The answer: when ISS is evaluating a public company’s corporate governance under its revised policies for the 2013 proxy season. We previously blogged about the potential insider trading issues that could theoretically arise when insiders pledge company stock to secure loans. Now, with the implementation of the revised ISS governance standards, there are additional reasons for publicly traded companies to implement antipledging and antihedging policies.
ISS specifically addressed hedging and pledging activity in its 2013 U.S. corporate governance policy updates, which were posted in November of last year. In these updates, ISS included a footnote to its policy on voting for director nominees in uncontested elections in circumstances where there are perceived corporate governance failures. Under the new policy, ISS will recommend “against” or “withhold” votes for directors (individually, committee members, or, in extreme cases, the entire board) due to “[m]aterial failures of governance, stewardship, risk oversight, or fiduciary responsibilities at the company”. The new footnote cites hedging and significant pledging of company stock as examples of activities that will be considered failures of risk oversight. Other cited examples of risk oversight failures include bribery, large or serial fines or sanctions from regulatory bodies, and significant adverse legal judgments or settlements.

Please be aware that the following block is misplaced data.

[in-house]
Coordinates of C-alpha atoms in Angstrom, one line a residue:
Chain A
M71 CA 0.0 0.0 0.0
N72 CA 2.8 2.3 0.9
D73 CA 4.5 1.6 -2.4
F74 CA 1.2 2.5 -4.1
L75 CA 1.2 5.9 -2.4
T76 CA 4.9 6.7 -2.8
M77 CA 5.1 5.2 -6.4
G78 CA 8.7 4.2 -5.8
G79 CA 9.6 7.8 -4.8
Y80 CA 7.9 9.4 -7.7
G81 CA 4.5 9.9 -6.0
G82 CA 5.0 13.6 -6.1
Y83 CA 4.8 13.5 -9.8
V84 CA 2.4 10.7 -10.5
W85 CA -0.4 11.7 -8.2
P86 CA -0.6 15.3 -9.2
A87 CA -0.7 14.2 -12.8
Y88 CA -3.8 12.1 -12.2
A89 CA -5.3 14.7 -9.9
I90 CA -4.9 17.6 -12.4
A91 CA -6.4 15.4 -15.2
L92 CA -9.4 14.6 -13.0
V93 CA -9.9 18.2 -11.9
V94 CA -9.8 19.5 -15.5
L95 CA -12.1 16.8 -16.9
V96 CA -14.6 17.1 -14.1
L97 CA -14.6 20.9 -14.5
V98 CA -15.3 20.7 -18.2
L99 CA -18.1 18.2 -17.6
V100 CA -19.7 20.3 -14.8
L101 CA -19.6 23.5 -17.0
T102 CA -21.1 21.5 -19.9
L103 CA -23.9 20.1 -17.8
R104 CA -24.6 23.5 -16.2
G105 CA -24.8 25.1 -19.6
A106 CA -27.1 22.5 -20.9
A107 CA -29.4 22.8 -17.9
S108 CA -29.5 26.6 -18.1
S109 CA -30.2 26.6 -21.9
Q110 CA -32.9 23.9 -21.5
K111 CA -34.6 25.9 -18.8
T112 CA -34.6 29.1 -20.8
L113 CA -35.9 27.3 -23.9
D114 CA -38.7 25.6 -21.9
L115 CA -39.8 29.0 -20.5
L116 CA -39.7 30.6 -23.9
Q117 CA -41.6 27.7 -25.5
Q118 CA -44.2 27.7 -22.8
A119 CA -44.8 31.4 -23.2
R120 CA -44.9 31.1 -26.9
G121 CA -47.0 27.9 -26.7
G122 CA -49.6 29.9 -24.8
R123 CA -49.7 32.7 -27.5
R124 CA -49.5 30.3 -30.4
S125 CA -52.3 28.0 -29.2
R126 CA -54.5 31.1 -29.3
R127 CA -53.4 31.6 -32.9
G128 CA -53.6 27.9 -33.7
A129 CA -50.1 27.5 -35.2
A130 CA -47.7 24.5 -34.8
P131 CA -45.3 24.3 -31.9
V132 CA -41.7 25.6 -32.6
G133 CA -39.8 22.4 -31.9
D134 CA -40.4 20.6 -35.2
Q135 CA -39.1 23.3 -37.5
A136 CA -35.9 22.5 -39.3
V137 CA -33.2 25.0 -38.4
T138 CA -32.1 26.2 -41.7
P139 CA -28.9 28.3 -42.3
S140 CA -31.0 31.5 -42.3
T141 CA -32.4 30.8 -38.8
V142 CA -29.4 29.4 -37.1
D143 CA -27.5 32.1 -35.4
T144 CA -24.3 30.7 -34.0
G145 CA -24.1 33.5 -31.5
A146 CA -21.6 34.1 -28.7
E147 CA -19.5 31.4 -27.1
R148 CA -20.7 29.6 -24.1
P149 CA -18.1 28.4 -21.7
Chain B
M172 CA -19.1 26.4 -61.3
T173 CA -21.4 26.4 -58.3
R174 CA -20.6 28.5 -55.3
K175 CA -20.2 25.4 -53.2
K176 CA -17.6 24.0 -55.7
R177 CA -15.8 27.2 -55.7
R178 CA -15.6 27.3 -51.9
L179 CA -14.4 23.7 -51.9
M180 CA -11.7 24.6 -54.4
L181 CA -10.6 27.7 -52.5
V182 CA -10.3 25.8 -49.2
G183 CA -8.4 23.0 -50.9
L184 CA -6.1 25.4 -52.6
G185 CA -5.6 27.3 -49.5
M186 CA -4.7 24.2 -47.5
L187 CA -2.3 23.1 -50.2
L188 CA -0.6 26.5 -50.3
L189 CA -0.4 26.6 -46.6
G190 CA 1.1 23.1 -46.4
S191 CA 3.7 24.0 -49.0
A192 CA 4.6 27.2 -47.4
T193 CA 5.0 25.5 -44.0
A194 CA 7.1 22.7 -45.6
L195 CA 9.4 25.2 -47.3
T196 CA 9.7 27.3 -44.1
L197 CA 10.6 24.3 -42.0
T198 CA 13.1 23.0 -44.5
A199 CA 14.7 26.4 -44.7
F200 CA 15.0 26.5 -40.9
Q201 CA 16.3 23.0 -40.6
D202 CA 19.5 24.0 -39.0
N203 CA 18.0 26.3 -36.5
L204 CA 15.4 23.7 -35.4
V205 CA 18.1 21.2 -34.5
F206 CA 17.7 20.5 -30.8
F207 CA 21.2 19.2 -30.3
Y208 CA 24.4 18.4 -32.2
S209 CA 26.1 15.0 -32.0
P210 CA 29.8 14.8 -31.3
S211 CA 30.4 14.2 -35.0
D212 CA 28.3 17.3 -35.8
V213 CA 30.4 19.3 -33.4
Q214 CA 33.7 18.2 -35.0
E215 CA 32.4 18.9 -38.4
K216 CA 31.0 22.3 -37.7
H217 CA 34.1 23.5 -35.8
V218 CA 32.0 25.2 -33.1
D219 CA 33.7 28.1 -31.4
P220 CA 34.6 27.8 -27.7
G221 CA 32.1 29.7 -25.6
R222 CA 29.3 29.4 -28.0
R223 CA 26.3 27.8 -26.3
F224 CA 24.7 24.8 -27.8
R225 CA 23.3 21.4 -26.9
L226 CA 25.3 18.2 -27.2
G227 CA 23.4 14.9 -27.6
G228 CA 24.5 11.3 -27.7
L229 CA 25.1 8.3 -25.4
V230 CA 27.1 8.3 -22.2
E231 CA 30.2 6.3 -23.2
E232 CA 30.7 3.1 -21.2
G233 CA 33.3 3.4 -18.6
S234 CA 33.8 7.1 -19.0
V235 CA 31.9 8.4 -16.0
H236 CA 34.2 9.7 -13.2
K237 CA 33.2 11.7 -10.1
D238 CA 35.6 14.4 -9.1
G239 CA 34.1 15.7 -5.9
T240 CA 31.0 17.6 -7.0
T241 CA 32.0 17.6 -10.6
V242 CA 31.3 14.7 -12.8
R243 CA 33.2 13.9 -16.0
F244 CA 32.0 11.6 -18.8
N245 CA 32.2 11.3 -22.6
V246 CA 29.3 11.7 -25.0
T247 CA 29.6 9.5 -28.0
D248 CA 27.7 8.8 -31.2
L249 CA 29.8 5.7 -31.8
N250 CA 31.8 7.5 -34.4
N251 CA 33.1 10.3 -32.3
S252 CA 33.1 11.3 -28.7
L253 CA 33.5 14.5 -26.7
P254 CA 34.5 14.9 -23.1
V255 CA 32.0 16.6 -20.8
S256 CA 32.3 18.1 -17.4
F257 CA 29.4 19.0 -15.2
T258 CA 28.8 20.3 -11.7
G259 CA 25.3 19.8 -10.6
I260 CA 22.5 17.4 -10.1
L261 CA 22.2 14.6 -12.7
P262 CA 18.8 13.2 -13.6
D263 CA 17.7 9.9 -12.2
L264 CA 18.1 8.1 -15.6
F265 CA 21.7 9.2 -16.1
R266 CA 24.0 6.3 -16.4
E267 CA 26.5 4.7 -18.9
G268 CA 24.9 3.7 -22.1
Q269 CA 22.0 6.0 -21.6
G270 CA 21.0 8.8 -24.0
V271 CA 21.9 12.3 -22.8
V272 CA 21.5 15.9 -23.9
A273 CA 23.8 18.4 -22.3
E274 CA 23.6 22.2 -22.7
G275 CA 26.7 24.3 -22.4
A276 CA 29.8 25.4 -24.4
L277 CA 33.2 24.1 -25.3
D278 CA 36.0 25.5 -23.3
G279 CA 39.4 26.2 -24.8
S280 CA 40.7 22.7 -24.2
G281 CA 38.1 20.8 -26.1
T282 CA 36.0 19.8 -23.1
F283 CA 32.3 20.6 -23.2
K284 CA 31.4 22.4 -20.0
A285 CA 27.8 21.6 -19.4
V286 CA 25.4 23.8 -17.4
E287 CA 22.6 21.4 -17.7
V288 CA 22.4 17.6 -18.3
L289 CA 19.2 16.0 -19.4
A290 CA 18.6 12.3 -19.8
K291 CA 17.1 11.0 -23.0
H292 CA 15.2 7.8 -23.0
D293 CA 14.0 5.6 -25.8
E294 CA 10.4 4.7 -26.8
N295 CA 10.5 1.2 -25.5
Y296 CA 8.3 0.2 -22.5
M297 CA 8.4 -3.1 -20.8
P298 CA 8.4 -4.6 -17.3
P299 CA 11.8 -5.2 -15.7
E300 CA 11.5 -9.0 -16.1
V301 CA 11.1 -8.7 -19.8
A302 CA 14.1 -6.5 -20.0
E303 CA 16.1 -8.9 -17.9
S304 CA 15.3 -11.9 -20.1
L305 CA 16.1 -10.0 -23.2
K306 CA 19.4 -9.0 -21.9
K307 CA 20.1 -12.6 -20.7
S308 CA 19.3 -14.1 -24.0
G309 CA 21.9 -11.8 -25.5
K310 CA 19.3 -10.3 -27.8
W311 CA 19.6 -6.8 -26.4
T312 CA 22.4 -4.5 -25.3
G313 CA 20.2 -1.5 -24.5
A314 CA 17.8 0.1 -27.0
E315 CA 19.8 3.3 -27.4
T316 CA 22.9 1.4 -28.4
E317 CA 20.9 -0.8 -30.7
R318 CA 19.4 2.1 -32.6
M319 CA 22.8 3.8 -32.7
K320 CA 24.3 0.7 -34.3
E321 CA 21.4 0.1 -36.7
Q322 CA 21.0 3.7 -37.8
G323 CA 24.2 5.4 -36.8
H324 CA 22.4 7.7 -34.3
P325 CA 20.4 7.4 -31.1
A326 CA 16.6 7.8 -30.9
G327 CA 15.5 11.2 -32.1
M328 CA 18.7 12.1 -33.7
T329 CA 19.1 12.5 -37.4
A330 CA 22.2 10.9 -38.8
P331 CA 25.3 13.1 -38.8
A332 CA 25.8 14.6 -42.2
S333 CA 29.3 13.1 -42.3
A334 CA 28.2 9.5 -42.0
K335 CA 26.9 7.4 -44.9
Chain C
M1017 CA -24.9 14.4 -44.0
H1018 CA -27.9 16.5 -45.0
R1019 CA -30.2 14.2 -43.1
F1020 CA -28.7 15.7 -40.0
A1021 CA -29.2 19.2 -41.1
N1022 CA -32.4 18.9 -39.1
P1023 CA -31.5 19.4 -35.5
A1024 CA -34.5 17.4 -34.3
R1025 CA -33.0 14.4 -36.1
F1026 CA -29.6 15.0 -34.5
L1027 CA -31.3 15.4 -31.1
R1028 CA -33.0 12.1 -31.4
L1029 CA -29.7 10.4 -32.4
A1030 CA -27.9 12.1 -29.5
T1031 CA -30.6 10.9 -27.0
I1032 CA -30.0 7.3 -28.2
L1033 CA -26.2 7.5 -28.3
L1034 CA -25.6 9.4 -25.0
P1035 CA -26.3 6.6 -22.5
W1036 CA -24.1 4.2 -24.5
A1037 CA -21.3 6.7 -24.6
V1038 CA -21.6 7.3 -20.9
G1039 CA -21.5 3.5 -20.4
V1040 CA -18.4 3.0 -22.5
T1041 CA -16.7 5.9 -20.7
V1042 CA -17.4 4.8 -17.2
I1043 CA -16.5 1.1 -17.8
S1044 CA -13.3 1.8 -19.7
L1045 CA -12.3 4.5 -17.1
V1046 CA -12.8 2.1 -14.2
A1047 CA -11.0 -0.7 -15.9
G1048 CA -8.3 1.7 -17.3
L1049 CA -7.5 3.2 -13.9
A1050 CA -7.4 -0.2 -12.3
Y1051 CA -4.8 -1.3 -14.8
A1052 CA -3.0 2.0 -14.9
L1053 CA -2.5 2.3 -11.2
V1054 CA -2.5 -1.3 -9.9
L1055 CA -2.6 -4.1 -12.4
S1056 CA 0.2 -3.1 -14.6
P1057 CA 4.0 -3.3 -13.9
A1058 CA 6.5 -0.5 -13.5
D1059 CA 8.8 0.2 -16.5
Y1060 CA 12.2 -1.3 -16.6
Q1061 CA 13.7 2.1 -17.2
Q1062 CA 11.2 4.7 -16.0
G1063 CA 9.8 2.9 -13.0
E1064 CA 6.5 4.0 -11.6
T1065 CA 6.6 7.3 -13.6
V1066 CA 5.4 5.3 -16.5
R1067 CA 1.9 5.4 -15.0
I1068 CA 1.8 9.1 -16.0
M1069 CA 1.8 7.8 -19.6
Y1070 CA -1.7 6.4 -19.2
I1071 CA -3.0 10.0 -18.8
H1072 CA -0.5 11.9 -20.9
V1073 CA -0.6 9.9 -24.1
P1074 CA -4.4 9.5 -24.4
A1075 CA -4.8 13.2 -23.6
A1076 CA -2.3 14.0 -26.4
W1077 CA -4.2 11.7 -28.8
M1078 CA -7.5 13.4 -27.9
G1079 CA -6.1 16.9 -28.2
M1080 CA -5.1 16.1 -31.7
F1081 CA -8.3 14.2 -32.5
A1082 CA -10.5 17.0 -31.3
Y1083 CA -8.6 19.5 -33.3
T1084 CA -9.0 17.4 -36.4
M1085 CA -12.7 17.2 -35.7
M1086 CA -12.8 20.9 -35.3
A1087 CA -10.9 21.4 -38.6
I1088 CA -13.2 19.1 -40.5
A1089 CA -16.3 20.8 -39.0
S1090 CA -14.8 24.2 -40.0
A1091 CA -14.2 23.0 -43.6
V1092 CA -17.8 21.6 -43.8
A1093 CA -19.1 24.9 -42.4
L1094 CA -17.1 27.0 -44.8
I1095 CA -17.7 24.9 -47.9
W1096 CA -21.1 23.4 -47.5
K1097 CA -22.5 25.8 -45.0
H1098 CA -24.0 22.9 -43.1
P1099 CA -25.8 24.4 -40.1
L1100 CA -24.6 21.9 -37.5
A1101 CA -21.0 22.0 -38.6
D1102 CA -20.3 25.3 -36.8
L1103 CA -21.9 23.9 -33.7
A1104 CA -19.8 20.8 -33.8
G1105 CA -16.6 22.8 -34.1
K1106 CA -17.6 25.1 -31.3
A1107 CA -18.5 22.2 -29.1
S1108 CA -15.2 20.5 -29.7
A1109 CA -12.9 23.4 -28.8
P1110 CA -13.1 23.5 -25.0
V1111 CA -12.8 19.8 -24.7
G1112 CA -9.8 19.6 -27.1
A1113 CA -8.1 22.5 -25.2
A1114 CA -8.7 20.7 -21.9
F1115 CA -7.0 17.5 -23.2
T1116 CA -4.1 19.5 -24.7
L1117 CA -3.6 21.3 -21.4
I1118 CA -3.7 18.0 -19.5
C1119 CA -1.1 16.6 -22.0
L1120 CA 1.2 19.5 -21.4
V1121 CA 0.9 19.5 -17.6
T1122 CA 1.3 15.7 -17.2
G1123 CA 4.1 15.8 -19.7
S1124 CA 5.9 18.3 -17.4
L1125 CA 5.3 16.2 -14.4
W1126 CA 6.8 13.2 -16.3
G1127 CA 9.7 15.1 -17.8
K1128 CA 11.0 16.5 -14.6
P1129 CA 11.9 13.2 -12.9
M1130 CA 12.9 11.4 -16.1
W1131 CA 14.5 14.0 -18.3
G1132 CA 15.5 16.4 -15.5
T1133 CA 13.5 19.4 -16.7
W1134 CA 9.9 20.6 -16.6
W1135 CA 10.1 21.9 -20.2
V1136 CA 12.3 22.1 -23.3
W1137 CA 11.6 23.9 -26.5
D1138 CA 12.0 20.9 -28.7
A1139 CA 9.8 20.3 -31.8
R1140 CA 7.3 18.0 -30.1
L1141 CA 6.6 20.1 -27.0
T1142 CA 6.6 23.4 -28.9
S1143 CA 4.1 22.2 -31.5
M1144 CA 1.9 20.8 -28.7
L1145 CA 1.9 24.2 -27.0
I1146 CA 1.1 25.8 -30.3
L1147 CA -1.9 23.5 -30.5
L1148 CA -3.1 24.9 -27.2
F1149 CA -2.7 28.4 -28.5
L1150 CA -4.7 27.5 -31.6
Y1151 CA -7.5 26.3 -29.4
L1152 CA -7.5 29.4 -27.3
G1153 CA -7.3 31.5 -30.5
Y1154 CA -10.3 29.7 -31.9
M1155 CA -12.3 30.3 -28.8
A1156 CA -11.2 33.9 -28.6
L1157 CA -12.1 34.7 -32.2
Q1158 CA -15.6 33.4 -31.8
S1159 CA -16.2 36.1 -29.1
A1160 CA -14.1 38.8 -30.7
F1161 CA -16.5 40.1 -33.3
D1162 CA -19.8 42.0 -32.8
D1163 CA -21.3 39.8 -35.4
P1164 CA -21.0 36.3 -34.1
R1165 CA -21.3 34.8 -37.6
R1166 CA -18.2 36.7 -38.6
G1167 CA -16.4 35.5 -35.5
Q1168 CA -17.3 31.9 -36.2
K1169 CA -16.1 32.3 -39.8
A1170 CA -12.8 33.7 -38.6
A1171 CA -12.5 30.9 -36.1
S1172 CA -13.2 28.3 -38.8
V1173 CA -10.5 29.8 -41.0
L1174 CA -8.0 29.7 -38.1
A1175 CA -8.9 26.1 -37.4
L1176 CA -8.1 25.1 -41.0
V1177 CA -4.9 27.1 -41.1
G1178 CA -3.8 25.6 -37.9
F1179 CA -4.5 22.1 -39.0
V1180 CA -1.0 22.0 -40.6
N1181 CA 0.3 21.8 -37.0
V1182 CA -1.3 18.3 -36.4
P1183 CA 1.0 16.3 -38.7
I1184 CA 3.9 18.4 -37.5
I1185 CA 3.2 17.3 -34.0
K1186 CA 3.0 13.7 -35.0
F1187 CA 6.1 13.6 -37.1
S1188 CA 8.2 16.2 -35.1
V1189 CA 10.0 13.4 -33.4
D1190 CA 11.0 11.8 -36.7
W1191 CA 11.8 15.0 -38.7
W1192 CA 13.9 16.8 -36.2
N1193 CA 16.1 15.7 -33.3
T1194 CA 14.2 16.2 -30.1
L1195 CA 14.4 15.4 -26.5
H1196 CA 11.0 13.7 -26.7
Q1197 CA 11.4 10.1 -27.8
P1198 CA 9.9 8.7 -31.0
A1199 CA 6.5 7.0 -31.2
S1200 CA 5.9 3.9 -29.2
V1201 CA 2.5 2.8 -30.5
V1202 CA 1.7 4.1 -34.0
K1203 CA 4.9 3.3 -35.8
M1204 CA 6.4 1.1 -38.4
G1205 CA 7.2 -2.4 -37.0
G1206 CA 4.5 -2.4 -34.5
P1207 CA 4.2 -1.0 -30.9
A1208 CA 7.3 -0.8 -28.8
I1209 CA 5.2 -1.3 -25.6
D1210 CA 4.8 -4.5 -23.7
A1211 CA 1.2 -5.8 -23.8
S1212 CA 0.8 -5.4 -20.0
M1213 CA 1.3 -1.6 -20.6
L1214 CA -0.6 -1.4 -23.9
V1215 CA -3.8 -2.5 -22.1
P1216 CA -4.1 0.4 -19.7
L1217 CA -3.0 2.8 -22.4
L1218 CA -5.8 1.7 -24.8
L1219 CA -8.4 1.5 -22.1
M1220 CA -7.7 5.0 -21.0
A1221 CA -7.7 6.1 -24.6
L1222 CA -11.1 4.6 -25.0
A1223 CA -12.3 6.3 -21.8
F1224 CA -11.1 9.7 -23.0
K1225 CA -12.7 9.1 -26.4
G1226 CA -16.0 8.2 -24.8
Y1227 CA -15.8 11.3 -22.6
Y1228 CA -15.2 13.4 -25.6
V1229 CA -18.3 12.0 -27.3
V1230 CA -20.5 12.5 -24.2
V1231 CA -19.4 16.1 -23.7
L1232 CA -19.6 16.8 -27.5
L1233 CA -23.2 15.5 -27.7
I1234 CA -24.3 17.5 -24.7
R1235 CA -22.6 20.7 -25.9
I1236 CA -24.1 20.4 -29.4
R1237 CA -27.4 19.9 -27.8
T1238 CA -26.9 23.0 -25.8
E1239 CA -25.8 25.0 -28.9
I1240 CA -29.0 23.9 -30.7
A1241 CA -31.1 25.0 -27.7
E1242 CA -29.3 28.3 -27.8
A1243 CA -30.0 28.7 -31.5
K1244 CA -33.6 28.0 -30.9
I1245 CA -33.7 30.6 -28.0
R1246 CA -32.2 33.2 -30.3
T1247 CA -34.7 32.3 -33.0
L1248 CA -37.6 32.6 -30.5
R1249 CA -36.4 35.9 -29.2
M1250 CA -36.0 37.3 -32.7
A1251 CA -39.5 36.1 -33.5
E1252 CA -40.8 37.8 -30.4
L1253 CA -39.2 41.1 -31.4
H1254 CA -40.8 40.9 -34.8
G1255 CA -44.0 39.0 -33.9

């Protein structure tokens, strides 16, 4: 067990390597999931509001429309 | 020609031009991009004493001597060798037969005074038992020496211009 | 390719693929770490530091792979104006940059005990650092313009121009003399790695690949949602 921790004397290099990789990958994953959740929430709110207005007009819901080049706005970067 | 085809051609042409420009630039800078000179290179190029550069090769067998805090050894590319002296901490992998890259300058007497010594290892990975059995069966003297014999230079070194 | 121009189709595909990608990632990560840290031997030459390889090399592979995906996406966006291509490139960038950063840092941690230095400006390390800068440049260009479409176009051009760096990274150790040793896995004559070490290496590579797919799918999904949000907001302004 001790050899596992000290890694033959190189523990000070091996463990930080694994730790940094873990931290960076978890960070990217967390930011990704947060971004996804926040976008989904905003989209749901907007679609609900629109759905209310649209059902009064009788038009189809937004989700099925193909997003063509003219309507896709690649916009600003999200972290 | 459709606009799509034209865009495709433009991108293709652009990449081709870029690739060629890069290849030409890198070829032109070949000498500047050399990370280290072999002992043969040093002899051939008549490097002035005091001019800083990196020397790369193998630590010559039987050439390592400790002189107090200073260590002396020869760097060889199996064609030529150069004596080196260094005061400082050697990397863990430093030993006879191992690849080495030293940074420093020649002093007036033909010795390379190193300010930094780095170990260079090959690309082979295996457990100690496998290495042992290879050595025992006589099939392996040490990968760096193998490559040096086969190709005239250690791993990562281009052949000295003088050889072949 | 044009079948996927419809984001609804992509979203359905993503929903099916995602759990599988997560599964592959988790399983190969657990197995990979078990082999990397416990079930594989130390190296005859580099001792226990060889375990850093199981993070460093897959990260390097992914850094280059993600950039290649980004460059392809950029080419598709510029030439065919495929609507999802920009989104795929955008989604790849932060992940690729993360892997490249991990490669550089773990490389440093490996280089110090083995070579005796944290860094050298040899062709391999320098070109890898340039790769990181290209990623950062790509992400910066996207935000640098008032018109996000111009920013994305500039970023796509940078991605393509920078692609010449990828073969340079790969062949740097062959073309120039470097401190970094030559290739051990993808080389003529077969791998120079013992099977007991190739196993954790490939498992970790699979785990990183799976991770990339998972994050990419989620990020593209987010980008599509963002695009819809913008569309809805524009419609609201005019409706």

The rationale behind this new update seems to be based on ISS’s belief that pledging any amount of company stock by insiders for a loan is
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